The pioneering impetus, succeeded by savage capitalism, by the excessive exploration of nature, by the space race, today has reached an unprecedented dimension: teleportation, formerly cherished by fiction, has become concrete, but projects the specter and keeps the impoverished flesh inert; they invented science and decided to replace it with opinion, distributed haphazardly through virtual channels; the technology that speeds up the movement of goods and people has also amplified the distribution of the virus that afflicts us. It is not just a question of admitting the paradoxical characteristic of the technique, but of portraying the paradox of man, who depletes the habitat assuming that, with this, he improves his quality of life; depreciates education while claiming to be the holder of knowledge, censures human rights to exercise their freedom of expression; claims authoritarian intervention to assert its democratic role; denies the virus in circulation and abandons security protocols to overcome the crisis; he despises the vaccine by supposing it contagious. As I said, the centrifugal impetus reaches the brink of inconsistency, because, in order to continue breaking boundaries, the individual disposed of his neighbor by assuming himself to be self-sufficient, he made little of life by defying death, he sacrificed the land of his ancestors and he denied his descendants by calling for master of the virtual world, which tears empathy apart and excludes the controversial to feed an illusory and narcissistic coherence.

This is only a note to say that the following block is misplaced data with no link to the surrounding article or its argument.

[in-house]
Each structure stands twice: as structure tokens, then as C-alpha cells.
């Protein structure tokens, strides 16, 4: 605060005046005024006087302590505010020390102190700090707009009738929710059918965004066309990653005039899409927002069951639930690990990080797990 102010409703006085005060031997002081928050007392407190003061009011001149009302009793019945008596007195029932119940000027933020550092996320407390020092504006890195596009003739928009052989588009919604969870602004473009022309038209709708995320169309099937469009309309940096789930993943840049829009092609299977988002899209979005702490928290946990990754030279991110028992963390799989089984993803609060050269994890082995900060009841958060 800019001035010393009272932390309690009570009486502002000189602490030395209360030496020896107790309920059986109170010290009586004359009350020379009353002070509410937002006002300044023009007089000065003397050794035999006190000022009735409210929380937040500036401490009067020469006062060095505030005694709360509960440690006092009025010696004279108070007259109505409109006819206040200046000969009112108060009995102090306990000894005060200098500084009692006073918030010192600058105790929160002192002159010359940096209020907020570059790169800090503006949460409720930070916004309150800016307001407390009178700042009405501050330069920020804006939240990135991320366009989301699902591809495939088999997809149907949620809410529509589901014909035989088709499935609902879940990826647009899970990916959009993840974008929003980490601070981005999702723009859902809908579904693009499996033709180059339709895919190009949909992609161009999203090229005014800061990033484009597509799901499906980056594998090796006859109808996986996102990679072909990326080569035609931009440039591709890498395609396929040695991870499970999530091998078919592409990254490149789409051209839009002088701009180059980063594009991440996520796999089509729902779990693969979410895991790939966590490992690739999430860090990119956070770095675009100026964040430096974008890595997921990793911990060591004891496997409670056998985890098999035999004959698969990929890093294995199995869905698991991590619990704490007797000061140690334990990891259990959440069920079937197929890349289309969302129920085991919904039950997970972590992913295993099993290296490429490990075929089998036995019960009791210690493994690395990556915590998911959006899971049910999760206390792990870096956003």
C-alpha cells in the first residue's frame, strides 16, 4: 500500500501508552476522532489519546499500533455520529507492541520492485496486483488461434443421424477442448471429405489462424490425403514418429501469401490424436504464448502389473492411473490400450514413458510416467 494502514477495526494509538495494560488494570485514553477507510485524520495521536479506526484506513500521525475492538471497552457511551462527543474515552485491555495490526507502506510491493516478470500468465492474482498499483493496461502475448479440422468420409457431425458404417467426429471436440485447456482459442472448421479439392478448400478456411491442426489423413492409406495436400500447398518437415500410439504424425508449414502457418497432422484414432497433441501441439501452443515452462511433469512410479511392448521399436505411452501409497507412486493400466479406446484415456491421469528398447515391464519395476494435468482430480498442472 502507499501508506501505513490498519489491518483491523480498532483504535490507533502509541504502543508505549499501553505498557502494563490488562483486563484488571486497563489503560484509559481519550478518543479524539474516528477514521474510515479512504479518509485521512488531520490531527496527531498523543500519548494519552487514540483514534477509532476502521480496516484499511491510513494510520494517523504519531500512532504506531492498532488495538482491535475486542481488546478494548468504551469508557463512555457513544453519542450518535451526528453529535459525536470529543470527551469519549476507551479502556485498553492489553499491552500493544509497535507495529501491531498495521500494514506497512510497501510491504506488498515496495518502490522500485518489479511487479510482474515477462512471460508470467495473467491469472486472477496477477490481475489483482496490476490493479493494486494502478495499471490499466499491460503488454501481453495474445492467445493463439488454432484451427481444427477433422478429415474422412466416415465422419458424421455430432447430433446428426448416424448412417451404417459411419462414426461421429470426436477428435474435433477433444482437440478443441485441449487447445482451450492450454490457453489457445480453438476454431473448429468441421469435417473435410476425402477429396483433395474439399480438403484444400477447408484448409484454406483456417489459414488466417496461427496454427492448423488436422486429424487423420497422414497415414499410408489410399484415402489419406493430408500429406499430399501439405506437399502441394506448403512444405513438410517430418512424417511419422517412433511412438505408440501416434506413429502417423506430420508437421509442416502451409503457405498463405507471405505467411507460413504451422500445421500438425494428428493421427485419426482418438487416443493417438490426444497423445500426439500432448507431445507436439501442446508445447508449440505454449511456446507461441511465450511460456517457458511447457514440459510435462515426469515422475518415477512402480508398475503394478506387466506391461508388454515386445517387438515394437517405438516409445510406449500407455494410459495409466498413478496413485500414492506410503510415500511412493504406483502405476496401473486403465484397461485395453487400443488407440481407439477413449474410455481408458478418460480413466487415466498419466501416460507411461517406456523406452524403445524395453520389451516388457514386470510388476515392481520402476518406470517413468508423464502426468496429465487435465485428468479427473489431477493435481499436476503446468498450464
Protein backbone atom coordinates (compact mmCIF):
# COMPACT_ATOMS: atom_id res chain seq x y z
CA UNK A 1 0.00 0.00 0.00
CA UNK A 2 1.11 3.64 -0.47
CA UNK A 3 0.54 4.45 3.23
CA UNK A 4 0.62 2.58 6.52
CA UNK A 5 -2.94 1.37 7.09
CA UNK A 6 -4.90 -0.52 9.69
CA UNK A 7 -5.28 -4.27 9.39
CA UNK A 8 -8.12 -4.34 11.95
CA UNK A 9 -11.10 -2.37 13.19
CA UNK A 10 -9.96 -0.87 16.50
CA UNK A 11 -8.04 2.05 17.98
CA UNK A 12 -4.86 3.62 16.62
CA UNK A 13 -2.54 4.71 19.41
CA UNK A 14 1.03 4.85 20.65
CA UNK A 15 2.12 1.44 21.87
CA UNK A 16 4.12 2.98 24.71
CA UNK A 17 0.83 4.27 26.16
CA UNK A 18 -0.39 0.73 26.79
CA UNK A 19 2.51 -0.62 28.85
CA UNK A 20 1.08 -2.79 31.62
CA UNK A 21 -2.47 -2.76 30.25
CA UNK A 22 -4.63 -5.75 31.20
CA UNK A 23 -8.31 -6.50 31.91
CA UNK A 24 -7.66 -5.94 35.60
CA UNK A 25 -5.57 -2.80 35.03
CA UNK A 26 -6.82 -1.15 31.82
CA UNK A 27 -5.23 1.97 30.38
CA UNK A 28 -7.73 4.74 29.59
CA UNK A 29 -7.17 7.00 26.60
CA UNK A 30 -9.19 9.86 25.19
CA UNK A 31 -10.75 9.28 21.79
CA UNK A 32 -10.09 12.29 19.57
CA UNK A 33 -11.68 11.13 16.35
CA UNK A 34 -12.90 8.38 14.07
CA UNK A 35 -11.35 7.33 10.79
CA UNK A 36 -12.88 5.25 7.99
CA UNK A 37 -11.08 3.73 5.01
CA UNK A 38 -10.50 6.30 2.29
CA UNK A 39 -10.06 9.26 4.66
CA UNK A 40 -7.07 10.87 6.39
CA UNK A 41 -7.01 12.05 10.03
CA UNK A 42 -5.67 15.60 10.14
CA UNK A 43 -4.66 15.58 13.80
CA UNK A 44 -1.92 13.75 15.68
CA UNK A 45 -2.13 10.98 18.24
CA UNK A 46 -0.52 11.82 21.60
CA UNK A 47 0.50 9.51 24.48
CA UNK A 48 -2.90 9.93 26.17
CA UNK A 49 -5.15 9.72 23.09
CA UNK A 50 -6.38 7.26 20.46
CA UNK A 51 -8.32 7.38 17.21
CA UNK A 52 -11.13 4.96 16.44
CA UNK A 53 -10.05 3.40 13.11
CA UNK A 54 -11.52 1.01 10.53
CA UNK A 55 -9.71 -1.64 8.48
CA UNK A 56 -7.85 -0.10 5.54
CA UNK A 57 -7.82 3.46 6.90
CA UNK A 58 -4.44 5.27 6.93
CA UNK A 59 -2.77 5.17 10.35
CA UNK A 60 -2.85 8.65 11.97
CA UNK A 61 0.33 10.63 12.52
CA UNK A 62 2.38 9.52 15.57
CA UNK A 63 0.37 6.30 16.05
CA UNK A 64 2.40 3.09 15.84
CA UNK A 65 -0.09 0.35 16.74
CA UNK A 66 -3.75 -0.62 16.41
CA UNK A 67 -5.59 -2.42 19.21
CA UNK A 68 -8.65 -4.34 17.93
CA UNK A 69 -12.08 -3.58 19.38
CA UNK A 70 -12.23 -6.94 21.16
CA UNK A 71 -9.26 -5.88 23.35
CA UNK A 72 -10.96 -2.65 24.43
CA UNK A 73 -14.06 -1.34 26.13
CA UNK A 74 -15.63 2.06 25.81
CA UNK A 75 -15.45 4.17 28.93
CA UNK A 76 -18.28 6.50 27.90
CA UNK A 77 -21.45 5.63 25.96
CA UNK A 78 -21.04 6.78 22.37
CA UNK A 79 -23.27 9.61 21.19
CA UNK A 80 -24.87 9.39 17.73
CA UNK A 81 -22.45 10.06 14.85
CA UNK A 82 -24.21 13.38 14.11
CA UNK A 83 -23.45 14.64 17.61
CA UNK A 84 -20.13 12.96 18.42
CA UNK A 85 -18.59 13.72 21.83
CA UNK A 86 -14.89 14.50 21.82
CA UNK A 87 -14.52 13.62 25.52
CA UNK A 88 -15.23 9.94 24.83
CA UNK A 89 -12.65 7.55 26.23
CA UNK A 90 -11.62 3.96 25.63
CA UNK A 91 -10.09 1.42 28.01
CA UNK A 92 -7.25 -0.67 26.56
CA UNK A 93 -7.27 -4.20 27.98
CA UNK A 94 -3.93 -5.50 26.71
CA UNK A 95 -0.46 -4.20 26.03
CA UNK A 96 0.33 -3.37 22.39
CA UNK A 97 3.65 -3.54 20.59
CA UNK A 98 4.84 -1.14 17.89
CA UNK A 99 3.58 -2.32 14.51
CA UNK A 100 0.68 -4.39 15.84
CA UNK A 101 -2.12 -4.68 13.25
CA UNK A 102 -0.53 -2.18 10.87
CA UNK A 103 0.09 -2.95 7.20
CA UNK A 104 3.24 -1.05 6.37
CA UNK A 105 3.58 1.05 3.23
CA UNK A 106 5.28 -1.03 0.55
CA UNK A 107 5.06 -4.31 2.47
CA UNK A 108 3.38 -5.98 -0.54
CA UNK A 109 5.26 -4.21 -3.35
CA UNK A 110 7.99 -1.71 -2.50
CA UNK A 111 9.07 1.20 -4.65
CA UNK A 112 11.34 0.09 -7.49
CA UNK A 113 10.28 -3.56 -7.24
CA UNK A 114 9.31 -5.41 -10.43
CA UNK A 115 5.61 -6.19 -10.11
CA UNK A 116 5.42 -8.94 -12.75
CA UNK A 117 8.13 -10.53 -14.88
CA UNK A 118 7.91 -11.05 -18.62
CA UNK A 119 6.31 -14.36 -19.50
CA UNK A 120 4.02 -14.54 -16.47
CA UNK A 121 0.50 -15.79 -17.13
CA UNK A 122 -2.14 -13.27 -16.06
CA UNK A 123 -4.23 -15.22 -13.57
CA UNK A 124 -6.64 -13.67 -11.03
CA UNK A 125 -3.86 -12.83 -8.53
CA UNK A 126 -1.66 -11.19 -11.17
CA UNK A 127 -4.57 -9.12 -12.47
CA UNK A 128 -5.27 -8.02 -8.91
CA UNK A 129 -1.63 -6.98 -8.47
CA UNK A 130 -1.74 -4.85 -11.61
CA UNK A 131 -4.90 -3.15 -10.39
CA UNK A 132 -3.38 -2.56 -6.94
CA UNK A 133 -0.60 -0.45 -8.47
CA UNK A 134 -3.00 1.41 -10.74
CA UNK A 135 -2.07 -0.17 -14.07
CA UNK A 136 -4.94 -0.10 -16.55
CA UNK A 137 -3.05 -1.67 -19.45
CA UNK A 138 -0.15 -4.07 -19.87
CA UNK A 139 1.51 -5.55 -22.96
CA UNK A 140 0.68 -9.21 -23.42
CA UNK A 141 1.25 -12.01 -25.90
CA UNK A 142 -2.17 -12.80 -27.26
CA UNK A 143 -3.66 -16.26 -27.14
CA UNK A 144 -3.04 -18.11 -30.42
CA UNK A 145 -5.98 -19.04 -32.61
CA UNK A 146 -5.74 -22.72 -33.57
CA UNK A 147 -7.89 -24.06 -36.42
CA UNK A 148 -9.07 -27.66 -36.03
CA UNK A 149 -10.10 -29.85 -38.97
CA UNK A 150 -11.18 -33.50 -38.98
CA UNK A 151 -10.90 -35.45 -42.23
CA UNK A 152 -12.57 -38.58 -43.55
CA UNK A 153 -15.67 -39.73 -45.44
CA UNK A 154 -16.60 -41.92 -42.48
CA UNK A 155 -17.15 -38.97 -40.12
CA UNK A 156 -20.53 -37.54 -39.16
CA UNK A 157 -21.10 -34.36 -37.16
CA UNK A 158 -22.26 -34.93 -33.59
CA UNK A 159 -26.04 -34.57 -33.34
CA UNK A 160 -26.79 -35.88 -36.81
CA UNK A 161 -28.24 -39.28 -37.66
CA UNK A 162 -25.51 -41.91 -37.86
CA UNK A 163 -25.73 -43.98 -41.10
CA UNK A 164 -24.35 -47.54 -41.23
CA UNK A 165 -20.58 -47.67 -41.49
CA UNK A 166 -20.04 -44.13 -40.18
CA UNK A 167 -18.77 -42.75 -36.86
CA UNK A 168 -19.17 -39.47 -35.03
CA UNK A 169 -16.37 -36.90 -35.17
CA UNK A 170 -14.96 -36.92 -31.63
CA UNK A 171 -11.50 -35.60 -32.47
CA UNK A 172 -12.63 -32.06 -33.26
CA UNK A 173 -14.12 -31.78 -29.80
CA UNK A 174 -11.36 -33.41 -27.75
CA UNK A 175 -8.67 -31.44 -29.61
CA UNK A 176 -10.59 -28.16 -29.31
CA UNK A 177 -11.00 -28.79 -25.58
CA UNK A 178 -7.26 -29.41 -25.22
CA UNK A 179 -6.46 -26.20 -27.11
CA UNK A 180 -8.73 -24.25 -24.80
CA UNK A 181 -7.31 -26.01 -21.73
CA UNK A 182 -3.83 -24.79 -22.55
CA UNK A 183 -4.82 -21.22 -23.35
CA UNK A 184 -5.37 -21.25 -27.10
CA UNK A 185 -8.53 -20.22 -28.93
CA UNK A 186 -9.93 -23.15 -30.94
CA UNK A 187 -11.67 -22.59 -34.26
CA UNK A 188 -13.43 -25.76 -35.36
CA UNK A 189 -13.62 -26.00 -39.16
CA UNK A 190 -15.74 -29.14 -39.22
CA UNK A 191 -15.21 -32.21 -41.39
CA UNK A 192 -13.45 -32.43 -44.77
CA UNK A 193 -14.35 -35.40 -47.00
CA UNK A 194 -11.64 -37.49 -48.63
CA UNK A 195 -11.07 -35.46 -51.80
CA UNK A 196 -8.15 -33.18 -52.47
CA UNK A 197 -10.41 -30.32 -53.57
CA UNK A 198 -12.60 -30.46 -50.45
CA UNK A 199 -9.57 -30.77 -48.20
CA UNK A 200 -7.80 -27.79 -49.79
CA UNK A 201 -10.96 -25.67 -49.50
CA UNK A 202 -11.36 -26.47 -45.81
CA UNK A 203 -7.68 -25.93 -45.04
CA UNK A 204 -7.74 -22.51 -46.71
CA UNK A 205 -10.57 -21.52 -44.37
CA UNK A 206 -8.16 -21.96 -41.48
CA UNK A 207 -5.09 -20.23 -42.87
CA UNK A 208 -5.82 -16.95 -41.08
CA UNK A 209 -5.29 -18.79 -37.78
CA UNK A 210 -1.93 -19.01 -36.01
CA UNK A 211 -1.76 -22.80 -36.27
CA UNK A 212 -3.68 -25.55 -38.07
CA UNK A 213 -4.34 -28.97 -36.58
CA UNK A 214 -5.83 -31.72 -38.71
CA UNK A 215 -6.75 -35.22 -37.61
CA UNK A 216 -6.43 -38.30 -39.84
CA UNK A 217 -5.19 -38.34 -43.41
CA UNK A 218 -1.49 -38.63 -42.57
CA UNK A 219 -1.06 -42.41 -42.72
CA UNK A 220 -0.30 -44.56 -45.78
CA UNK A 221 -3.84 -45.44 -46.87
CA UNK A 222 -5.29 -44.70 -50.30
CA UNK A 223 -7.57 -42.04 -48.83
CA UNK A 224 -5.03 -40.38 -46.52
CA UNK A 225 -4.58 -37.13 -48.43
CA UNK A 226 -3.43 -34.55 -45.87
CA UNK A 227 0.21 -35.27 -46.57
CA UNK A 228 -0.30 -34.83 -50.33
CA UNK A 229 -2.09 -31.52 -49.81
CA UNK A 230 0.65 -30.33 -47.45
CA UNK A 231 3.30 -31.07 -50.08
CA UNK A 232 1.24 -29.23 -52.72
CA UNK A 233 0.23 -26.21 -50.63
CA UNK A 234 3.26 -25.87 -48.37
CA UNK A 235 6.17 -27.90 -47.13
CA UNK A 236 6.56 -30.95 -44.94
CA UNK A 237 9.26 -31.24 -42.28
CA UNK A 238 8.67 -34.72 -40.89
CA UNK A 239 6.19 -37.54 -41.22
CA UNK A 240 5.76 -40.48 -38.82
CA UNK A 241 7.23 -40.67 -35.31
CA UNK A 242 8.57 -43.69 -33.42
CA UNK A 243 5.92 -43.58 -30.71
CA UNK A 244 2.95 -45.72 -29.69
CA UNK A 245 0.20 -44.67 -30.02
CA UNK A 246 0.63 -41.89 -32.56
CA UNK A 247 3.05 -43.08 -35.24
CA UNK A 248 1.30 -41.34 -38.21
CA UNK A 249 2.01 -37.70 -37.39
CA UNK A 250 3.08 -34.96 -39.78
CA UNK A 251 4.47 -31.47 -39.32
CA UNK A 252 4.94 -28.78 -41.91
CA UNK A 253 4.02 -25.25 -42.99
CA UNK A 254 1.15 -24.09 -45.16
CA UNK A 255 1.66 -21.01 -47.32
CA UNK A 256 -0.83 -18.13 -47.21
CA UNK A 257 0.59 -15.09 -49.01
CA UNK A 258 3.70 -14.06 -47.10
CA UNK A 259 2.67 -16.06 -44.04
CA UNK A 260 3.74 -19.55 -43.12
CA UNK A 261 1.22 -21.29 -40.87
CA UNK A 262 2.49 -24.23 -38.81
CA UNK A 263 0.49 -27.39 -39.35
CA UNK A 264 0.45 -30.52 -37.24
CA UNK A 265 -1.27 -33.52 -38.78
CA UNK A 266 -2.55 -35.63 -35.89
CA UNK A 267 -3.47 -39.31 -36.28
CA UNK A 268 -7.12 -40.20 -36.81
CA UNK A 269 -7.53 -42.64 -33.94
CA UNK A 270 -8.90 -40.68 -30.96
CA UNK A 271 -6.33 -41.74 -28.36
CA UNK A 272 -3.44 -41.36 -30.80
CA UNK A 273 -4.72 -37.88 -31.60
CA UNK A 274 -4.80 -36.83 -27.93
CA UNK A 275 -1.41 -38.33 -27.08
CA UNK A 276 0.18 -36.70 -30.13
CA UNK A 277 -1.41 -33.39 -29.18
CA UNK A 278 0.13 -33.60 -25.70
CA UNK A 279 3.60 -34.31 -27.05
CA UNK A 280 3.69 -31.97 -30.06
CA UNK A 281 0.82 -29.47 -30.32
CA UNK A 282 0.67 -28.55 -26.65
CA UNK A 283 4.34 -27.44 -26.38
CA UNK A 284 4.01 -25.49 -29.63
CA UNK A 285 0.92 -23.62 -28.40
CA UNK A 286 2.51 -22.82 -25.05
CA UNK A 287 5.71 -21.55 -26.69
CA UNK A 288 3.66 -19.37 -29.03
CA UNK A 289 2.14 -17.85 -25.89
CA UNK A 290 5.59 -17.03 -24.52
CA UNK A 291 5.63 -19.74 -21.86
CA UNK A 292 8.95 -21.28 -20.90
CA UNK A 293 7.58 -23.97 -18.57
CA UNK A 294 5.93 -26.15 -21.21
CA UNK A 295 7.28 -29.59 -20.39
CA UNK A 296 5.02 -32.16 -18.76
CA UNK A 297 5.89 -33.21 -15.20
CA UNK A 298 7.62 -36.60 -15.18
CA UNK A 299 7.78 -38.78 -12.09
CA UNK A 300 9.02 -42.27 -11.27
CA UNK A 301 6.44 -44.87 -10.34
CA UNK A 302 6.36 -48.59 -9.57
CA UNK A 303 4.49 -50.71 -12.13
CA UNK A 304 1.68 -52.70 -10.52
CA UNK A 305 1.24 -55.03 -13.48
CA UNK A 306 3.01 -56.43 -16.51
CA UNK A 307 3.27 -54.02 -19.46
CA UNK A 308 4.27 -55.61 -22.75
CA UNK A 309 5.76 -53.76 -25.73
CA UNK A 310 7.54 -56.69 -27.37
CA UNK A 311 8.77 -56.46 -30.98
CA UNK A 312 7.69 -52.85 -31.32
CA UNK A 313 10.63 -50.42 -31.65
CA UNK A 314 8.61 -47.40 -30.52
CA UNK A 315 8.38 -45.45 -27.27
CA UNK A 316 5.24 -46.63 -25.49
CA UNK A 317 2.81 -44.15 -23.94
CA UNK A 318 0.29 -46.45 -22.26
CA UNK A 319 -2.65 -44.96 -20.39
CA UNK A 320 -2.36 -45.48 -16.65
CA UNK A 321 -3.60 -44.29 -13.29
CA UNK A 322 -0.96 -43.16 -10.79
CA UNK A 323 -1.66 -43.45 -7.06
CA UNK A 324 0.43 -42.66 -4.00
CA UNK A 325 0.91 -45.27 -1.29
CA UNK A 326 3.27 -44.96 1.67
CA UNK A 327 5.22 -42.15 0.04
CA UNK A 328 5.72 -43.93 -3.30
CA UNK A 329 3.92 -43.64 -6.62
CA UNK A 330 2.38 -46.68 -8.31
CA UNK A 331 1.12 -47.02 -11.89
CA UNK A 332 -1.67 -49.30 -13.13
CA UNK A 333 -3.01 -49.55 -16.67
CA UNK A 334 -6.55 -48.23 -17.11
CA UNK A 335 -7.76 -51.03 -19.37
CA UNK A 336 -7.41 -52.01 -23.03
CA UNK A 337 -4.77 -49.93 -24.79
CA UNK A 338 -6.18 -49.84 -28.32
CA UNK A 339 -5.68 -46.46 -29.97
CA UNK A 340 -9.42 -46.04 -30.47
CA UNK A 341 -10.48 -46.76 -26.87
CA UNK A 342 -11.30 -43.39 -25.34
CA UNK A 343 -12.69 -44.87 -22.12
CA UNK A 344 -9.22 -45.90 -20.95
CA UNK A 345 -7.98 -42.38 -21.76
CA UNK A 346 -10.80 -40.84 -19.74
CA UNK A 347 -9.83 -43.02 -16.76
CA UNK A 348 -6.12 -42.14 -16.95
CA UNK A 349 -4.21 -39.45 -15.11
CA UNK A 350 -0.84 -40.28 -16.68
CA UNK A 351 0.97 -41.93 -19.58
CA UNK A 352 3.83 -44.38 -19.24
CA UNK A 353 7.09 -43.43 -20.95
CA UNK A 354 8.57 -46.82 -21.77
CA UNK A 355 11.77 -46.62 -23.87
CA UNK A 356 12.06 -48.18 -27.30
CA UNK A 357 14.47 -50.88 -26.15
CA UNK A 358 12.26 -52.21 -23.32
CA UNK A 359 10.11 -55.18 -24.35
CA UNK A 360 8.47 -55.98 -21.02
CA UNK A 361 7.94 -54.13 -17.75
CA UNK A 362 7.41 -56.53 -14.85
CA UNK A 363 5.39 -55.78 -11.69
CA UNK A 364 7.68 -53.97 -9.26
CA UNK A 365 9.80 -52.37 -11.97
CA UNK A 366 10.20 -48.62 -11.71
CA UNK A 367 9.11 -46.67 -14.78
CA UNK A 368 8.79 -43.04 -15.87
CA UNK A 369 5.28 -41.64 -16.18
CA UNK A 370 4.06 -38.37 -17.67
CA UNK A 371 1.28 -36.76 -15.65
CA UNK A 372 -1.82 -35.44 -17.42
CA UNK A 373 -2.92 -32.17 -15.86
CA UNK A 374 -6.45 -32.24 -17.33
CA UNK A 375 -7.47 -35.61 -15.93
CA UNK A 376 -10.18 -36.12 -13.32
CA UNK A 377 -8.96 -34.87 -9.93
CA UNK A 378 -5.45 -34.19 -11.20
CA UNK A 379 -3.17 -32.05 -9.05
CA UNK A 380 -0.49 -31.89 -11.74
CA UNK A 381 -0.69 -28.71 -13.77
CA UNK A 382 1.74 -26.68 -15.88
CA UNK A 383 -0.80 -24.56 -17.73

The diagnosis seems calamitous, but traces remain that cherish: enhancing the virtual scenario, there is the feline that petulantly parades in front of the monitor; the dog that scratches the door to enter the room that has become an office; the children who promote racket and performances in imaginary worlds. There is affective warmth in our surroundings, but technology, when it monopolizes the scene, tends to make us cold. We must face social isolation to, tomorrow, greatly value affections. Technique does not reproduce such expedients, and they pass, end up, are gone, deleted from the hard drive of existence. If you need to find refuge from boredom, let it be in the warmth of a hug or in the pages of a good book, this one capable of arousing feelings, affection and smiles. Technology is useful, but the diffusion of virtual spectrums does not need to supplant the texture of fictional characters or the projections of a “we”. It is necessary to focus on future encounters to justify the current being-alone-for-the-other.

*Cleber Vinicius do Amaral Felipe He is a professor at the Institute of History at UFU.